Sunday, June 26, 2016

J/100 Daysailing San Francisco Bay!

J/100 sailing San Francisco Bay(San Francisco, CA)- J/100’s continue to enjoy the spectacular natural beauty of San Francisco Bay.   

Jack Mithun from Santa Barbara, CA sent us this sweet note about his J/100 experiences:

“I have crewed  here in Santa Barbara a few times,  but now I'm mostly active with my J/100 EGRET on San Francisco Bay. The boat is easy to handle single-handed and does well (with reefed sails) on fog on San Francisco Baythe windy Bay.   The boat has sailed the waters of the Bay for over 10 years and seems to be right at home there.

The J/100 was advertised as a day-sailor, and it does that job perfectly!  The cockpit is large enough to have several guests on board. It's always fun for out-of-towners to go for a ride on the famous and beautiful Bay.  It's always fun to take EGRET for a turn on the water.  I keep her in the Sausalito Yacht Harbor and commute there by ferry from San Francisco. That is always a pleasure ride in itself.”

J/34 IOR Sailing to Cleveland Offshore Champs!

J/34 IOR sailing Cleveland (Cleveland, OH)- The classic old IOR beauty, the J/34 IOR design by Rod Johnstone back in the early 1980s can be found in a number of places still racing today. 

In the Cleveland, OH offshore circles on Lake Erie, the J/34 IOR KNEE DEEP is J/34 IOR ownersback at it again, taking 2nd in class and 6th overall in the famous  Mills Trophy Race at Toledo Yacht Club last weekend in Lake Erie.   

Her owners are Katie and Brett Langolf, seen here at the awards at Put-in-Bay Yacht Club.  Next up for them is Cleveland Race week where 2 J/34 IOR designs will go head to head!

Saturday, June 25, 2016

Australian J/130 Winning Sailing Tradition!

J/130 sailing Australia (Sydney, Australia)- The J/130 RAGTIME continues to enjoy her current home in Australia!  According to her proud owners, Chris & Bernadette Morgan, RAGTIME was imported into Australia in 1994.  And, she has continued to outperform her peers in cruiser-racer categories in offshore events wJ/130 Australia winning creway Down Under!

Said Chris, “we had a great season winning the Royal Queensland Yacht Squadron Division 1 Season Points and Squadron Championships (IRC, ORIC, & PBH).  The best trophy we got was a half model of "Ragtime" presented to myself and my wife, Bernadette, by the crew!

Another Fun-Filled AYC Race Week!

J/70s sailing Annapolis (Annapolis, MD)- The Annapolis YC’s annual race weekend continues to be a popular event at the beginning of the Chesapeake Bay summer sailing season.  This year’s event was incredibly well-attended across the board in both offshore PHRF handicap divisions as well as in the one-design fleets for J/22s, J/70s, J/80s, J/30s and J/105s.

The J/22s were won by Jeff Todd’s HOT TODDY with straight bullets, followed by Jason Ipe’s EKAS with straight seconds and Gunnar Gode’s USA 977 with straight thirds.  So, only one guess as to what the records were for fourth and fifth place?!  Ya’got the theme here?  Sure enough, Scott Gelo’s VENTUS took straight fourths and Jason Goscha’s CALIENTE BILLETE took straight fifths.  Wonder what the odds were at Ladbroke’s in the UK on that outcome??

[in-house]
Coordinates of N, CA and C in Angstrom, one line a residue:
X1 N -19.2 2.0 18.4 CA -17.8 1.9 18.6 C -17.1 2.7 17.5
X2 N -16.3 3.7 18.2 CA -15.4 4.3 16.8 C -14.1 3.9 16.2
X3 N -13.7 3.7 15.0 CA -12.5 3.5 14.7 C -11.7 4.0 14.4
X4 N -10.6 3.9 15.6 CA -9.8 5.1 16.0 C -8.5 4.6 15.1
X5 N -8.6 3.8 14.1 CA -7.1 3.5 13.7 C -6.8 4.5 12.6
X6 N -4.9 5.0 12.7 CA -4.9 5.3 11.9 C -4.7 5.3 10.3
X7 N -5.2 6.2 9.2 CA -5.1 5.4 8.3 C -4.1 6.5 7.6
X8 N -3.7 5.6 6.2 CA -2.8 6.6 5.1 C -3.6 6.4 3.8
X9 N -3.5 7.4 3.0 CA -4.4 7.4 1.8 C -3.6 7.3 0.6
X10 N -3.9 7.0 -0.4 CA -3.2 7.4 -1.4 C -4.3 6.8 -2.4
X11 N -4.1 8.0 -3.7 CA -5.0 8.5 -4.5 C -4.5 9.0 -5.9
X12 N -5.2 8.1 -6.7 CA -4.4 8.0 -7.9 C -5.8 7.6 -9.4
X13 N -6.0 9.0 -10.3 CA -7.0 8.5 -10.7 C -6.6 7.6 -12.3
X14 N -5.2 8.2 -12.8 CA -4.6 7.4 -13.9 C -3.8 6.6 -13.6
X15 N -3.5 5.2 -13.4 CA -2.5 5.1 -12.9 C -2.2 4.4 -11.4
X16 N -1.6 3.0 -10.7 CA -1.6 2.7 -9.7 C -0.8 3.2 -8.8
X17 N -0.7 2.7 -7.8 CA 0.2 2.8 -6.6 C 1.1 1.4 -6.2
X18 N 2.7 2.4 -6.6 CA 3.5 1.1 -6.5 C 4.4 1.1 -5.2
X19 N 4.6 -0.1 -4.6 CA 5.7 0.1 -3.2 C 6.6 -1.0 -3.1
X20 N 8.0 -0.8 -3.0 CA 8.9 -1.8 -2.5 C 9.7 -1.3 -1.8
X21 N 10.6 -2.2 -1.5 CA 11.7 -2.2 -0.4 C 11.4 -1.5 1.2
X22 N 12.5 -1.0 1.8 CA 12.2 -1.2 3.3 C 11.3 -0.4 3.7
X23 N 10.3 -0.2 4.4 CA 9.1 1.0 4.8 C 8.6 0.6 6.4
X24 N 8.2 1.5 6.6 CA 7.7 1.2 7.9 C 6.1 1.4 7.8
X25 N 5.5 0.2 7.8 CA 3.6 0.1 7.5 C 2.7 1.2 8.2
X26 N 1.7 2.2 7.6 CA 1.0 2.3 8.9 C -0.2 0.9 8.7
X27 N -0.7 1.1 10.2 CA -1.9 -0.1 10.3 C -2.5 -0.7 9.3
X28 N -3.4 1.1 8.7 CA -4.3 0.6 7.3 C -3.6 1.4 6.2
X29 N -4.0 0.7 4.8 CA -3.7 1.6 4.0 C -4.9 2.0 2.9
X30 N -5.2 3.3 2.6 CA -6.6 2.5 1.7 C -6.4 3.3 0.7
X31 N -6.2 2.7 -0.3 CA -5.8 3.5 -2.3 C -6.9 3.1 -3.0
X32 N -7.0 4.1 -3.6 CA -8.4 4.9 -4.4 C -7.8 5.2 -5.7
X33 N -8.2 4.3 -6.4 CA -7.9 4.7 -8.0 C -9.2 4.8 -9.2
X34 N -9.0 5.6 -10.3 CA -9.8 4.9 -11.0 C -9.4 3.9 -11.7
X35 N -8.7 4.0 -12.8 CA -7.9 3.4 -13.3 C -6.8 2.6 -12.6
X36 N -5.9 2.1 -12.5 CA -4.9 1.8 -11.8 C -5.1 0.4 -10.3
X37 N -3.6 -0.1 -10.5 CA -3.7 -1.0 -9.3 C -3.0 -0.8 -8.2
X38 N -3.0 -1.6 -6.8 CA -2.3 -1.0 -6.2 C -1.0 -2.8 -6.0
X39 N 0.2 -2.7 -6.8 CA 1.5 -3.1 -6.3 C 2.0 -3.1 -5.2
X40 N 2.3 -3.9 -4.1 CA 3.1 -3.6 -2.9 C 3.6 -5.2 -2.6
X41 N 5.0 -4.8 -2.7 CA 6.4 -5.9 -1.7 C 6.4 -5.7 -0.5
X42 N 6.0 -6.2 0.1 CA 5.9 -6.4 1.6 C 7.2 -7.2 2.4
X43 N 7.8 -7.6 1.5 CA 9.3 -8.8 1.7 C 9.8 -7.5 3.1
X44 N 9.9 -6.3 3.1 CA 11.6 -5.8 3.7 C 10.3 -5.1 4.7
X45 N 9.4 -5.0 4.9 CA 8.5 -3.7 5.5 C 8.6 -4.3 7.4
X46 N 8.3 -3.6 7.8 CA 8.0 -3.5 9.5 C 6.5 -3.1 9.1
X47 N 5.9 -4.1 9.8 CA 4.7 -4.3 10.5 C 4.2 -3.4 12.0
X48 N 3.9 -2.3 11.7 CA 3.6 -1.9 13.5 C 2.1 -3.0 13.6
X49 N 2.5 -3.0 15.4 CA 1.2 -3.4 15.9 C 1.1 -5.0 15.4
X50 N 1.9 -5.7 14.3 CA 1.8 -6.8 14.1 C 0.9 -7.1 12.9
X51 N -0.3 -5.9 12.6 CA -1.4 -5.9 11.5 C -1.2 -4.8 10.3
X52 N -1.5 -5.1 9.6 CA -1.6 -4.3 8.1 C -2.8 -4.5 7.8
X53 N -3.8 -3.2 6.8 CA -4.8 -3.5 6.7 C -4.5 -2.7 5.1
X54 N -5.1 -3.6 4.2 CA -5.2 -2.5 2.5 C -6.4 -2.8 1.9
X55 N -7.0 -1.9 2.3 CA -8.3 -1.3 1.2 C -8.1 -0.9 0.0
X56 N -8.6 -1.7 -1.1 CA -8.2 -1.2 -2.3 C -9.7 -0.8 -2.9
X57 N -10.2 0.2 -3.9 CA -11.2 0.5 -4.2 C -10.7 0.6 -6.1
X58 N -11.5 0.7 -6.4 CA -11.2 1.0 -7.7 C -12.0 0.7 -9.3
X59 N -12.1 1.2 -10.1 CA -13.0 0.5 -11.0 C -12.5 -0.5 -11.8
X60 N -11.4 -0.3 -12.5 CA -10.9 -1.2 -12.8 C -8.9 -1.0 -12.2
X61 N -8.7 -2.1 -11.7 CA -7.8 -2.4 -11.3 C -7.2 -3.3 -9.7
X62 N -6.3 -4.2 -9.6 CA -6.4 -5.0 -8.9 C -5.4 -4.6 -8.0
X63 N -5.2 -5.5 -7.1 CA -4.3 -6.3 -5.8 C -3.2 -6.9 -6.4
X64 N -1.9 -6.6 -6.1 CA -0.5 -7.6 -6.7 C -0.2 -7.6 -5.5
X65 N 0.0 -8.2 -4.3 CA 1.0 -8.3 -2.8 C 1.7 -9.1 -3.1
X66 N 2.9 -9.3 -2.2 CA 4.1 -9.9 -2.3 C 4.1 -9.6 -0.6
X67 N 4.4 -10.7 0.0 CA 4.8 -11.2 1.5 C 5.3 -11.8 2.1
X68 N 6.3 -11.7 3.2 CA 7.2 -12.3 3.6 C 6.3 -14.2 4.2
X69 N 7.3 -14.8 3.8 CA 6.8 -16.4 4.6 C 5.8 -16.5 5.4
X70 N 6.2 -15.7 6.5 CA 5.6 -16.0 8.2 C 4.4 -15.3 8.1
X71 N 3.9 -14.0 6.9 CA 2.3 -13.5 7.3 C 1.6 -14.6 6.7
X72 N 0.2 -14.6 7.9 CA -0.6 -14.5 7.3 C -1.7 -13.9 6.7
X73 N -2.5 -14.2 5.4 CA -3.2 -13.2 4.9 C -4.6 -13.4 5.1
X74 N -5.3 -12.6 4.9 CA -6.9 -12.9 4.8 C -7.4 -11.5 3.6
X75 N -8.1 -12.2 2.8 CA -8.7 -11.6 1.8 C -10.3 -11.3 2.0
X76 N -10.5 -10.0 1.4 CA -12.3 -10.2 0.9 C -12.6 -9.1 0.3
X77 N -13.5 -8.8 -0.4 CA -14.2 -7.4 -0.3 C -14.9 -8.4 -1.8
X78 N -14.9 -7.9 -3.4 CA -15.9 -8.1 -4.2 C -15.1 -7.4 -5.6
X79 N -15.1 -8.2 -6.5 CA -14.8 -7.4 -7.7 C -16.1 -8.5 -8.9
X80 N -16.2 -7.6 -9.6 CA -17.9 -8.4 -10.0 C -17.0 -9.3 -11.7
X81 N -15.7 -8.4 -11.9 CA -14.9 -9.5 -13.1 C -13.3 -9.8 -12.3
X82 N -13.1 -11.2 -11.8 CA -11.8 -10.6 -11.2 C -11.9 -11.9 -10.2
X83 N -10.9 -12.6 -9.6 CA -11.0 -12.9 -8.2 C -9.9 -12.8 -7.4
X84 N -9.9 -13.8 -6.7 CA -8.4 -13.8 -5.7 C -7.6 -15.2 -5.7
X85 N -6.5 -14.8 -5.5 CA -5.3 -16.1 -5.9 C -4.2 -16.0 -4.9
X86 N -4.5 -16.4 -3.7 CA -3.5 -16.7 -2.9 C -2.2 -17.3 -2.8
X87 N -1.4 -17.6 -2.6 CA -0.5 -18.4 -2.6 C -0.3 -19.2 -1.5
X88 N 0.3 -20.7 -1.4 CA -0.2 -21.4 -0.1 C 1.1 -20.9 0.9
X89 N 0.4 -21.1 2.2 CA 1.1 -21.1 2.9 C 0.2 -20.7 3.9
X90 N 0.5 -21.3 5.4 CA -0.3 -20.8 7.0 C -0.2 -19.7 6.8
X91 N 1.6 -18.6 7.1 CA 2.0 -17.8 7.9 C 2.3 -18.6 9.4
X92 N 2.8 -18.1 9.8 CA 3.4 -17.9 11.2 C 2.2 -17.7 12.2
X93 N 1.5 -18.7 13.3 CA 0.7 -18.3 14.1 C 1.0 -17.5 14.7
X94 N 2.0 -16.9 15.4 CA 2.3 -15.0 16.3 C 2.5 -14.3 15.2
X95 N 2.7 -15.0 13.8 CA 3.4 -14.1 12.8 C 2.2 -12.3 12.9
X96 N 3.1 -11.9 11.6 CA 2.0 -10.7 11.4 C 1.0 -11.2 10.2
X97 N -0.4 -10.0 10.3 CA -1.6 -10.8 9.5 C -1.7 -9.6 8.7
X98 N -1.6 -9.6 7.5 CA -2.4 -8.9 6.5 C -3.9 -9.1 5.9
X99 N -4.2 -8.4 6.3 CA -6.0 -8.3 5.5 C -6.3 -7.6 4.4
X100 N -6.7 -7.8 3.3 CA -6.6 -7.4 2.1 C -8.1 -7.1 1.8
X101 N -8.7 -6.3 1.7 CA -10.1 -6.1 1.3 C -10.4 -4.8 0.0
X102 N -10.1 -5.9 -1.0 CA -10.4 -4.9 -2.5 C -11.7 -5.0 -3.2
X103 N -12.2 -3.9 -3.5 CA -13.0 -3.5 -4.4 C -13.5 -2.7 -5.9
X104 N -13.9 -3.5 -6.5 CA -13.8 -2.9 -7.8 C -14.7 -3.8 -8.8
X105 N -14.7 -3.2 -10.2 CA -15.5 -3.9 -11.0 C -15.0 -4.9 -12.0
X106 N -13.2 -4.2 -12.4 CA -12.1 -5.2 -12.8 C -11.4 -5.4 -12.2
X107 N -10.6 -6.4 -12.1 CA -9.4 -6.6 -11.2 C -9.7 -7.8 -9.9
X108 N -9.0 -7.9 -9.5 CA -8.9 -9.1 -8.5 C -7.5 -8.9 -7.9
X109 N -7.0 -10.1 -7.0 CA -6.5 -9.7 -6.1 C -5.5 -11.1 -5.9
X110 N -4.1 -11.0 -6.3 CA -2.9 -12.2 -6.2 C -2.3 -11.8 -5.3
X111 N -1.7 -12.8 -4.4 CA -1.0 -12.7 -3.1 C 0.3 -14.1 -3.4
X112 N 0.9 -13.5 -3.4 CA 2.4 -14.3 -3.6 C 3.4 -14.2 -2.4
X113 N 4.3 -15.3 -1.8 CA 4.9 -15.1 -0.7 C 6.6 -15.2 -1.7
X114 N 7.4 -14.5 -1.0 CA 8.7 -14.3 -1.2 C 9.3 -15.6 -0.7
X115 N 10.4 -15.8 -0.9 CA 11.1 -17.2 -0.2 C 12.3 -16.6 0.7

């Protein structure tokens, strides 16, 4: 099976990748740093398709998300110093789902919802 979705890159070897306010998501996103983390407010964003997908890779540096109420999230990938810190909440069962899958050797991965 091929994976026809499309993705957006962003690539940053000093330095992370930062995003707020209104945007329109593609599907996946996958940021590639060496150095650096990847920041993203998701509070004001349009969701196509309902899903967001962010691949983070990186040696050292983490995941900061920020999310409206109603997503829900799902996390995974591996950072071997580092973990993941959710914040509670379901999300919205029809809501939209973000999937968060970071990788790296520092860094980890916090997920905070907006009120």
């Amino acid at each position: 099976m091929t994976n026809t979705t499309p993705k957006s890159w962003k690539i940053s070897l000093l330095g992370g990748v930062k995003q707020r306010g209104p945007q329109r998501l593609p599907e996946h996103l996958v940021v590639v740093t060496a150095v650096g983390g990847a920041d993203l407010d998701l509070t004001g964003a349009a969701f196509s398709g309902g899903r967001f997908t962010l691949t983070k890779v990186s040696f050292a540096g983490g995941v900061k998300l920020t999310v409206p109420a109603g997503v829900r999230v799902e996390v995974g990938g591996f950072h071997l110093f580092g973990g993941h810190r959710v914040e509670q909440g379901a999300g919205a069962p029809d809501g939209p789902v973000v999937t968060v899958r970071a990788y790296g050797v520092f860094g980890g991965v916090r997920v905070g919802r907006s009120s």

In the J/70s, things were a bit more mixed up in the leaderboard, with Todd Hiller’s LEADING EDGE emerging victorious over Peter Firey’s PHOENIX in second and Gregg Zurmuhlen’s SPORT in third.  The balance of the top five saw the trio of Todd Olds/ Tom Iseler/ Preben Ostberg take fourth in TSUNAMI and Will Keyworth’s PAPA WHEELIE finish in fifth place.

J/80s sailing AnnapolisThe J/80s had a nice turnout, but they also saw a clean sweep of the races by David Andril’s VAYU.  However, the competition for the balance of the top five was simply ferocious and the finish order in the last race determined the outcome for the standings!  Yet, another unusual wrinkle in this regatta!  Second was Rick Harrison’s SOME RESPECT with 11 pts, third Alex Kraus’ COOL J with 12 pts, fourth Jim Praley’s GROMIT with 13 pts.  Then, fifth place determined by a three-way tie-breaker with Derick Lynch’s OUTLAWS, Bert Carp’s USA 11, and Tom Walsh/ John Potvin’s WINDRIDER all sitting on 16 pts each!  The OUTLAWS got the nod on that one.

It was the mighty RAG DOLL skippered by Rob & Beth Lundahl that took home the gold in the J/30 class.   Bob Rutsch’s BEPOP took second, followed by Ron Anderson’s INSATIABLE in third.

With a round dozen boats, the J/105 had the largest class in the event and it produced several surprises in the leaderboard.  Winning was the Lewis/Salvesen team on MIRAGE with straight bullets, much to everyone’s amazement!  Second was another upstart, John White’s ONE LESS BAD PERSON.  Third was a familiar local team, Andrew Kennedy’s BAT IV.  Slotting into fourth was Mark Elert’s WIND RIVER, another top five newcomer.  Then, fifth was assumed by class veterans, Carl & Scott Gitchell’s TENACIOUS.

In the PHRF handicap offshore racing world, there were several good performances by J/crews.  Winning PHRF A1 Class was Stephen McManus’ J/120 SAYKADOO.  In PHRF A2 Class, Bill Walczak’s J/88 HORNET took a fifth place. In PHRF Shorthanded Spinnaker, J sailors swept the class, with David Powell’s J/100 LA FORTUNA winning, followed by Ramzi Bannura’s J/80 STACKED DECK in second and Dan Leonard’s J/100 FLASHPOINT in third!  The PHRF Cruising Spinnaker Class saw the modified J/30 HURON skippered by Karl von Schwarz take fourth.   For more Annapolis YC Regatta sailing information

Long Beach Race Week Preview

J/120s sailing Long Beach (Long Beach, CA) – There are many reasons Ullman Sails Long Beach Race Week (LBRW) is the “best in the west” each year; this sailing season opener draws racers from San Diego to San Francisco (and even a few renegades from as far as Puerto Vallarta, Mexico and Seattle) for three days of hot racing, cool parties, and warm hospitality.

This year’s LBRW, running from June 24th to 26th to 26, 2016, will be no exception, as roughly 150 entrants compete in windward-leeward or random leg courses, in both one-design and PHRF classes, on lively ocean and outer harbor courses.

Now in its third decade, the popular LBRW counts toward the Southern California High Point Series for J/70, J/109 and J/120 fleets. Plus, racers vie for the Satariano Boat of the Week and PHRF Boat of the Week; Kent Golison Family Trophy; Travel Trophy; and coveted Yacht Club Challenge.